Thoroughbred racing is often thought of as a refined event; an afternoon staple activity for oil barons and ladies with really really big hats. But while the Preakness Stakes in Baltimore is one of the most popular... ... read more
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Thoroughbred racing is often thought of as a refined event; an afternoon staple activity for oil barons and ladies with really really big hats. But while the Preakness Stakes in Baltimore is one of the most popular horse races in the world – second only to the Kentucky Derby – it’s also one helluva drunken show.
So much so that a lot of people don’t even make it to the racing part. Or care.
Held on the third Saturday in May at the Pimlico Race Course, the Preakness Stakes has been an annual event since 1873, and features colts and geldings racing 9.5 furlongs – 1 3/16 miles – for the Preakness Stakes prize purse of $1 million.
A horse that wins the Kentucky Derby, Preakness Stakes, and the Belmont Stakes in June earns the US Triple Crown, something only 11 horses in history have ever achieved.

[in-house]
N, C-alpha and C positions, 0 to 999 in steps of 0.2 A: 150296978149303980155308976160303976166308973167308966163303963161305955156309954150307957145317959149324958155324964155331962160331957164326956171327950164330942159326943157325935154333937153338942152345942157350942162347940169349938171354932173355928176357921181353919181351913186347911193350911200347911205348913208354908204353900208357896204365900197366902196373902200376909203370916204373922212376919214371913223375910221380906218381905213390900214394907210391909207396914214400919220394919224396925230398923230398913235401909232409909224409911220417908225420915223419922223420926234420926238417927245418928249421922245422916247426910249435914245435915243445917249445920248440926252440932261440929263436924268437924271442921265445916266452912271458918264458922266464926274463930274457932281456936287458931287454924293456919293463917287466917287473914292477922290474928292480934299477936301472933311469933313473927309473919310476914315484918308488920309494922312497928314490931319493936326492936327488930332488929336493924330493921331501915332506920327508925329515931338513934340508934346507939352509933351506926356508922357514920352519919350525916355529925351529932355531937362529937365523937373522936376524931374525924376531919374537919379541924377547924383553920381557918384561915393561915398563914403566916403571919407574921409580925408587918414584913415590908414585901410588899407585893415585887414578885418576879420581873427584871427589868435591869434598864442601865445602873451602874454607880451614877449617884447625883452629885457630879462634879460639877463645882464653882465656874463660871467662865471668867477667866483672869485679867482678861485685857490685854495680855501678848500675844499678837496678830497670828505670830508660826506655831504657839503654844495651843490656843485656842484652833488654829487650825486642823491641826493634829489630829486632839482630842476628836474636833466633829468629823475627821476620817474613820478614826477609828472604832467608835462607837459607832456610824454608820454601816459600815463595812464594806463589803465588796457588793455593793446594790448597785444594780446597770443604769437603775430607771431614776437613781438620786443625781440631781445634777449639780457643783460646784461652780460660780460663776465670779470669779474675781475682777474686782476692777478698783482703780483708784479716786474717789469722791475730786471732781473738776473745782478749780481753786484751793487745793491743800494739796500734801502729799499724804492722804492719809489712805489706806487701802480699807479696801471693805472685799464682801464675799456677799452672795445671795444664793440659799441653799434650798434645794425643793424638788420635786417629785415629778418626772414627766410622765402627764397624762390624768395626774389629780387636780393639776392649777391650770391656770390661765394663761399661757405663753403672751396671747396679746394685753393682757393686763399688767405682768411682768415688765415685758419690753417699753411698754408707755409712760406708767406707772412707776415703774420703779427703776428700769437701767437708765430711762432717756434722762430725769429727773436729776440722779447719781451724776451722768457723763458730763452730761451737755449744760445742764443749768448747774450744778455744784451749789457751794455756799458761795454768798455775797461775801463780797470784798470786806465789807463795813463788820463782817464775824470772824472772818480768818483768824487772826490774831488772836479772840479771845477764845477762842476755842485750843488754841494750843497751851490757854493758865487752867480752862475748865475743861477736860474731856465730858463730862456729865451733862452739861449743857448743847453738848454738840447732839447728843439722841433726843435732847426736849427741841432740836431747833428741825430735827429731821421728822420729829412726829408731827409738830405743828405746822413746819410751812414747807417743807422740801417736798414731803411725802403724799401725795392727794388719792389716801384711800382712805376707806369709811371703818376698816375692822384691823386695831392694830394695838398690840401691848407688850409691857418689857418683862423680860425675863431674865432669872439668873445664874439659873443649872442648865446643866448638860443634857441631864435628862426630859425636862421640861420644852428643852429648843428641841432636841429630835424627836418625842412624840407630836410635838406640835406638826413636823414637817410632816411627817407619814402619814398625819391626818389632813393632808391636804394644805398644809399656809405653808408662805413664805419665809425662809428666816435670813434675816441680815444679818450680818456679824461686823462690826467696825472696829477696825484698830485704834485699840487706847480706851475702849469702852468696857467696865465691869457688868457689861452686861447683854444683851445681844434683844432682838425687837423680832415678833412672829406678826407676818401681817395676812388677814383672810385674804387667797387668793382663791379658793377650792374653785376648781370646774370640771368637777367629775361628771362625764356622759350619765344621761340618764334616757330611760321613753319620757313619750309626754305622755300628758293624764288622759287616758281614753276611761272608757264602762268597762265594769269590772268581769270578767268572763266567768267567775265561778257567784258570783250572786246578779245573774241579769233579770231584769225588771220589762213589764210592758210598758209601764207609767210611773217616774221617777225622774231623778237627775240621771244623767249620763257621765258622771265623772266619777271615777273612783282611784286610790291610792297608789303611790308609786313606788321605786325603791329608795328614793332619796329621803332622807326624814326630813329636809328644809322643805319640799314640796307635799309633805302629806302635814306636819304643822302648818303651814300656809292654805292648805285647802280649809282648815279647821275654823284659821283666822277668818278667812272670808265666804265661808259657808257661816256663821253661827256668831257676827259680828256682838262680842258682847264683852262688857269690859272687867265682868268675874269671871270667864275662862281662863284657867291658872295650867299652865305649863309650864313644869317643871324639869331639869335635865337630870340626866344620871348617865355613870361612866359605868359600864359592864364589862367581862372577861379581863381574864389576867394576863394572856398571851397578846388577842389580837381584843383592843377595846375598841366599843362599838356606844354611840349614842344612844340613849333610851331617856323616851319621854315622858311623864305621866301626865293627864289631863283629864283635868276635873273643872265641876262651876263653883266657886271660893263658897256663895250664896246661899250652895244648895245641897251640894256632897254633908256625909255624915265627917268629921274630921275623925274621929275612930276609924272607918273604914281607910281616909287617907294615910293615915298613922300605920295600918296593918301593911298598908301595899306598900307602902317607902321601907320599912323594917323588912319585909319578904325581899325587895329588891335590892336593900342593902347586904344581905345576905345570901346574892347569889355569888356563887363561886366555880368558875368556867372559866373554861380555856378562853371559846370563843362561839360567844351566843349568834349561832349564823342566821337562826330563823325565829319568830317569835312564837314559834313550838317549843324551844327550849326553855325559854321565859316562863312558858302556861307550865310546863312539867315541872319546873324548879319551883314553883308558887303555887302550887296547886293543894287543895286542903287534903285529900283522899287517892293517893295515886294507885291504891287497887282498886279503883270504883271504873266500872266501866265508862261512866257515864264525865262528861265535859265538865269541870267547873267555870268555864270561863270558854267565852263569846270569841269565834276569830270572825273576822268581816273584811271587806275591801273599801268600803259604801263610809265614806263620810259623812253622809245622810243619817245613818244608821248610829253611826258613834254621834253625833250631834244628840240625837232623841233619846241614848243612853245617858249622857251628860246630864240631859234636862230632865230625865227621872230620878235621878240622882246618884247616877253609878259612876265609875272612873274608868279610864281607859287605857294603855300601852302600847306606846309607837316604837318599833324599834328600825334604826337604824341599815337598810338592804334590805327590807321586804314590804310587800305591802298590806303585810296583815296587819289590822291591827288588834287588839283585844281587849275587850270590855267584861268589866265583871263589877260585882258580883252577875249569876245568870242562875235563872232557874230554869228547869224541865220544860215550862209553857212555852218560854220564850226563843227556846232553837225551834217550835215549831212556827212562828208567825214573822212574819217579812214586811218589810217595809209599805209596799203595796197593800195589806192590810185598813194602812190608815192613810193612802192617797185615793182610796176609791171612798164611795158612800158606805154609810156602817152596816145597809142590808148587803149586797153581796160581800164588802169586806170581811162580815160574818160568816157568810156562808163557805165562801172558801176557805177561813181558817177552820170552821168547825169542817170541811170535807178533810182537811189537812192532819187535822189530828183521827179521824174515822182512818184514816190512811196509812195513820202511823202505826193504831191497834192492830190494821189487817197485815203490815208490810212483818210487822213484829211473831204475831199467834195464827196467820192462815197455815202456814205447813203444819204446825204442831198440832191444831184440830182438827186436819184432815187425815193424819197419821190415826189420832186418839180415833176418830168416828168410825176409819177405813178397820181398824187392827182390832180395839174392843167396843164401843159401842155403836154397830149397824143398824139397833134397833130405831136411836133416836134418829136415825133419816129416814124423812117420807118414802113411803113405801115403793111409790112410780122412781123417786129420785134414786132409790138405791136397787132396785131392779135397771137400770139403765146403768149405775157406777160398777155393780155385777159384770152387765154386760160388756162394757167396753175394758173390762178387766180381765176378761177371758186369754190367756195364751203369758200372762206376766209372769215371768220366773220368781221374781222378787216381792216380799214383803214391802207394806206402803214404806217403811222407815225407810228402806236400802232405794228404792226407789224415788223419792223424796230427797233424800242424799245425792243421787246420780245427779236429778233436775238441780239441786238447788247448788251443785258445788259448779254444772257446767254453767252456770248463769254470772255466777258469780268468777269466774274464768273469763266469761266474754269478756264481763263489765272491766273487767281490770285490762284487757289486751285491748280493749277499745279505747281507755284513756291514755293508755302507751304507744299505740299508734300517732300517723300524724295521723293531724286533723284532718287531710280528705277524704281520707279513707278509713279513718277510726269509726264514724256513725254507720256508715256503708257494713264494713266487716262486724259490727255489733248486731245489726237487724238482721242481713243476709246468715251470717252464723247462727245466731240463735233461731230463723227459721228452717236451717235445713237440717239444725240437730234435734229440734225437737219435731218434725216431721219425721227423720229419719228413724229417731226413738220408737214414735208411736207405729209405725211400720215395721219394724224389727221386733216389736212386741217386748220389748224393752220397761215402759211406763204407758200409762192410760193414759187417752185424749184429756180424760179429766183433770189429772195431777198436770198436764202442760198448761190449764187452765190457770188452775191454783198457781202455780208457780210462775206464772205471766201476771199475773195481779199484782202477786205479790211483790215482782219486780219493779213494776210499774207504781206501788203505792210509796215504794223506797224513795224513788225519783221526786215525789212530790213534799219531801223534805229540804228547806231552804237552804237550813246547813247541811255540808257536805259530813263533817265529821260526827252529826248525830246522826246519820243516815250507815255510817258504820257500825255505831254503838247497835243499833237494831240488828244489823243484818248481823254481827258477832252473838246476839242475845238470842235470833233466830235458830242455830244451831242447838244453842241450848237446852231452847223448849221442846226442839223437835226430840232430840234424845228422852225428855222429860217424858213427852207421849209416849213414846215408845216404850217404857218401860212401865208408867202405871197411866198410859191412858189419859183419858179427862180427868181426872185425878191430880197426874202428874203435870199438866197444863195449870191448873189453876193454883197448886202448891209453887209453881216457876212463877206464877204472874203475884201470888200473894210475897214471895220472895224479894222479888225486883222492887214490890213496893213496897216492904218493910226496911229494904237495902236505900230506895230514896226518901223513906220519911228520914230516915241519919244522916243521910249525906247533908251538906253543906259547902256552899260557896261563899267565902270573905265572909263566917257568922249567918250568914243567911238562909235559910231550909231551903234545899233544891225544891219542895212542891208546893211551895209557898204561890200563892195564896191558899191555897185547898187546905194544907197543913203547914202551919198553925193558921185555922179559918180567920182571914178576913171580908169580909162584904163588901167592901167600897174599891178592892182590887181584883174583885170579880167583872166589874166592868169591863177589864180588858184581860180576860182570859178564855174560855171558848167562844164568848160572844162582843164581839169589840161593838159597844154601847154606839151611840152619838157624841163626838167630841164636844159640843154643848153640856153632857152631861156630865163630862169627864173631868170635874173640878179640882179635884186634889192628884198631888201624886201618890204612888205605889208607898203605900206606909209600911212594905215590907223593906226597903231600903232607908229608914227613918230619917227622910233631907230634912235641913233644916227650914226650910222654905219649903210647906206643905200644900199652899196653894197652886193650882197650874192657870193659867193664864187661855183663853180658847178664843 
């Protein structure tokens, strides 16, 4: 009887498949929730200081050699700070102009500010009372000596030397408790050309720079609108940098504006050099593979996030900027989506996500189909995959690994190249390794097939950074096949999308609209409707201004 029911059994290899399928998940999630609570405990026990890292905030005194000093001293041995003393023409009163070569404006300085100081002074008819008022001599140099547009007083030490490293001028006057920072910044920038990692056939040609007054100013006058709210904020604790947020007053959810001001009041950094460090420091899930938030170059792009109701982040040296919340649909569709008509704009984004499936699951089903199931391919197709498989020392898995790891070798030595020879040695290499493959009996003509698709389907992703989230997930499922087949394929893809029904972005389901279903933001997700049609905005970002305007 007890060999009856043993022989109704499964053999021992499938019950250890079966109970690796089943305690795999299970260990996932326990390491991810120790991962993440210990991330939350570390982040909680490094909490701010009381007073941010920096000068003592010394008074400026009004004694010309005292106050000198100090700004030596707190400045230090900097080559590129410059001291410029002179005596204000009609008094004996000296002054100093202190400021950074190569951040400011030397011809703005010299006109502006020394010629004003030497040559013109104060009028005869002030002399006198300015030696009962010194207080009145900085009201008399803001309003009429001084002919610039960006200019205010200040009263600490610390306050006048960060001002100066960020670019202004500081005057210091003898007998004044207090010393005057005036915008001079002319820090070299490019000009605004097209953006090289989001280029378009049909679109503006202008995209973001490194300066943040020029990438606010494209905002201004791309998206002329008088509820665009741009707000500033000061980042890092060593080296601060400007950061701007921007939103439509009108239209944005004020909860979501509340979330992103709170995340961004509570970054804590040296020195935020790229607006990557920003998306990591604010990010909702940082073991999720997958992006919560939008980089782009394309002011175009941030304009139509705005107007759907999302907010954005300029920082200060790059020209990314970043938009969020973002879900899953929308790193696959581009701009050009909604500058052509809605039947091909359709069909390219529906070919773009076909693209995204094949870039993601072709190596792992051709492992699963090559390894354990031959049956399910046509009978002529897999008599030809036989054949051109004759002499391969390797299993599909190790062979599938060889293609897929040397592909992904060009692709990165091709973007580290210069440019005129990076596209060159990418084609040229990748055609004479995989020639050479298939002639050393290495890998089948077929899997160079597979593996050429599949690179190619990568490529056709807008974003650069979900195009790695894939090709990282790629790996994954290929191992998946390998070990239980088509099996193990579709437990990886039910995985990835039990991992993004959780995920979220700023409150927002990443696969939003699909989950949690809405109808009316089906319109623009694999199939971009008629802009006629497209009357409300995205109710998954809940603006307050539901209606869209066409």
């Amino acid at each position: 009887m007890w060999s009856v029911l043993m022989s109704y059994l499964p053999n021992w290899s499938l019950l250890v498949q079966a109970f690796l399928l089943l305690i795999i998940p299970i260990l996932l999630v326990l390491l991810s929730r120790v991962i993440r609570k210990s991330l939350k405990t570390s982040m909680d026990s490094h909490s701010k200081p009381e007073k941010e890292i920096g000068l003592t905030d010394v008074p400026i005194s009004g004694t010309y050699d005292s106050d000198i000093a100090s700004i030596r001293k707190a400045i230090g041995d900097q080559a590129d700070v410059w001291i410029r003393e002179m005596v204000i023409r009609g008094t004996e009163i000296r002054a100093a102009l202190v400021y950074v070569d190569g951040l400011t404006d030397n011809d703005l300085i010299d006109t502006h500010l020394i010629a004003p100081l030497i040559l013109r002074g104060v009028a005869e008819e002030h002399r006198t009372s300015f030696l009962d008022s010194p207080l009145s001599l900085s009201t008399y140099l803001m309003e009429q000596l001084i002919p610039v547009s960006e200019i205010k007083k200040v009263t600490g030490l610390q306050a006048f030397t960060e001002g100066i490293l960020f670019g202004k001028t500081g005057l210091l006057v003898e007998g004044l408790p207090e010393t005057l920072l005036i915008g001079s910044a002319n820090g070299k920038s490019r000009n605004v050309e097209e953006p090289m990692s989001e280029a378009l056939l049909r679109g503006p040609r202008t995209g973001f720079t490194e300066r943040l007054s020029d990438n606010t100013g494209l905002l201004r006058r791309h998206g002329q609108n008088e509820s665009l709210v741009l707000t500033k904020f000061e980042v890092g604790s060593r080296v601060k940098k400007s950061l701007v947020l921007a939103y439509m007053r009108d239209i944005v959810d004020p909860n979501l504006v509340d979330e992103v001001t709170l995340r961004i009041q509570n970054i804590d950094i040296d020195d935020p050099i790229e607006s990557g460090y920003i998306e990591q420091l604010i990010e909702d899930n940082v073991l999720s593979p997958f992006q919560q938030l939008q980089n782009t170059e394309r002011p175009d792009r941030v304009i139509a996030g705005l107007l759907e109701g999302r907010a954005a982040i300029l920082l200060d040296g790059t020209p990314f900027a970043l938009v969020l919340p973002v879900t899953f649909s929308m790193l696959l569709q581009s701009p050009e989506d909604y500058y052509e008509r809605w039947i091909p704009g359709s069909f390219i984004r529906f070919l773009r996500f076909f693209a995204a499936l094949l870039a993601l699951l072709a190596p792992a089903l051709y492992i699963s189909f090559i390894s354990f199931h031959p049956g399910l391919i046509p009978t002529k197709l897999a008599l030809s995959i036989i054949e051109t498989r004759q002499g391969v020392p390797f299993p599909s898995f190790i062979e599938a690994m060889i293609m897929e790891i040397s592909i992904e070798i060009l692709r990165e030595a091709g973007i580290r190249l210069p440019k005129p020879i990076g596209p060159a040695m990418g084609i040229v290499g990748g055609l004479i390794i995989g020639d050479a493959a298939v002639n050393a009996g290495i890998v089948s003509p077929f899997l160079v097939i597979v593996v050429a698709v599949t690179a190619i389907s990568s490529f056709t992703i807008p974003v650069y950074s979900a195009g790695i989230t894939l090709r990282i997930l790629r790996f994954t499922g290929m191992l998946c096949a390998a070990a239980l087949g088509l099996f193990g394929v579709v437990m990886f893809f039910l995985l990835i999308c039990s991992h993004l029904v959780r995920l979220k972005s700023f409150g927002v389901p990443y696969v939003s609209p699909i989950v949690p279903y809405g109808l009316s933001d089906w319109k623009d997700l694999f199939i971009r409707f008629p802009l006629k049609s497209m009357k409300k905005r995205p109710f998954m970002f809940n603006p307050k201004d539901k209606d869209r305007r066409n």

It’s highly doubtful, however, that all or even most of the 100,000+ spectators at the Preakness Stakes are aware of this little thoroughbred factoid, for several hours before the horses even show up, you will find the Pimlico Race Course infield awash in rowdy twentysomethings slinging $20 bottomless beer mugs, hooting over bikini contests, and dancing their drunken hearts out to lots of live bands.
There’s even Kegasus, a half beer-bellied man, half horse mascot, whose catchphrase sums up the inebriated festivities perfectly: “A 10-hour party to celebrate a two-minute race. Now we’re talking.”
Preakness Stakes admission starts at $40 and increases to $60 the week/day of the race. There are also a number of clubhouse and box seat packages available for those who actually plan to watch the horses in style.
Whether the Preakness has devolved into an all-out party that demeans horse racing or evolved into the perfect combination of sports and suds is a matter of opinion. But one thing is for sure, if you’re in Baltimore in May, the Kegasus’ call will be hard to resist.